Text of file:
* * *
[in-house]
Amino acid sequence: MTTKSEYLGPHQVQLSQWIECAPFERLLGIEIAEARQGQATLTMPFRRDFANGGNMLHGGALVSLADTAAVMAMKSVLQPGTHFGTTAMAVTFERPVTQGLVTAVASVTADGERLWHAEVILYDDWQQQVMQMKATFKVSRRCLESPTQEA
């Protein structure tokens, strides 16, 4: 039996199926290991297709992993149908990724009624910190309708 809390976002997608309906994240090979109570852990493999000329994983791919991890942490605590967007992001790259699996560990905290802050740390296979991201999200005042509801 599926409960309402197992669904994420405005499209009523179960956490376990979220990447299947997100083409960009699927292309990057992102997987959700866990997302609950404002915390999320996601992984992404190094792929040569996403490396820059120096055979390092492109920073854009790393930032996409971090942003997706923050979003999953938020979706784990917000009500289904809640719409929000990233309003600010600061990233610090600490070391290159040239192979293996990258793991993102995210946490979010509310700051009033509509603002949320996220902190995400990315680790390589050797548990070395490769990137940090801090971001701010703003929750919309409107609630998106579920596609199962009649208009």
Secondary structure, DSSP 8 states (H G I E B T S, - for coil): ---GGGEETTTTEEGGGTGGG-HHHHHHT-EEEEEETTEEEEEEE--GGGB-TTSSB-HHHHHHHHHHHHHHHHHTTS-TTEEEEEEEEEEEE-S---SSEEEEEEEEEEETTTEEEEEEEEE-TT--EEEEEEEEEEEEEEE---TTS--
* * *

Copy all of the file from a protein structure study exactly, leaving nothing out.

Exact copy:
[in-house]
Amino acid sequence: MTTKSEYLGPHQVQLSQWIECAPFERLLGIEIAEARQGQATLTMPFRRDFANGGNMLHGGALVSLADTAAVMAMKSVLQPGTHFGTTAMAVTFERPVTQGLVTAVASVTADGERLWHAEVILYDDWQQQVMQMKATFKVSRRCLESPTQEA
């Protein structure tokens, strides 16, 4: 039996199926290991297709992993149908990724009624910190309708 809390976002997608309906994240090979109570852990493999000329994983791919991890942490605590967007992001790259699996560990905290802050740390296979991201999200005042509801 599926409960309402197992669904994420405005499209009523179960956490376990979220990447299947997100083409960009699927292309990057992102997987959700866990997302609950404002915390999320996601992984992404190094792929040569996403490396820059120096055979390092492109920073854009790393930032996409971090942003997706923050979003999953938020979706784990917000009500289904809640719409929000990233309003600010600061990233610090600490070391290159040239192979293996990258793991993102995210946490979010509310700051009033509509603002949320996220902190995400990315680790390589050797548990070395490769990137940090801090971001701010703003929750919309409107609630998106579920596609199962009649208009």
Secondary structure, DSSP 8 states (H G I E B T S, - for coil): ---GGGEETTTTEEGGGTGGG-HHHHHHT-EEEEEETTEEEEEEE--GGGB-TTSSB-HHHHHHHHHHHHHHHHHTTS-TTEEEEEEEEEEEE-S---SSEEEEEEEEEEETTTEEEEEEEEE-TT--EEEEEEEEEEEEEEE---TTS--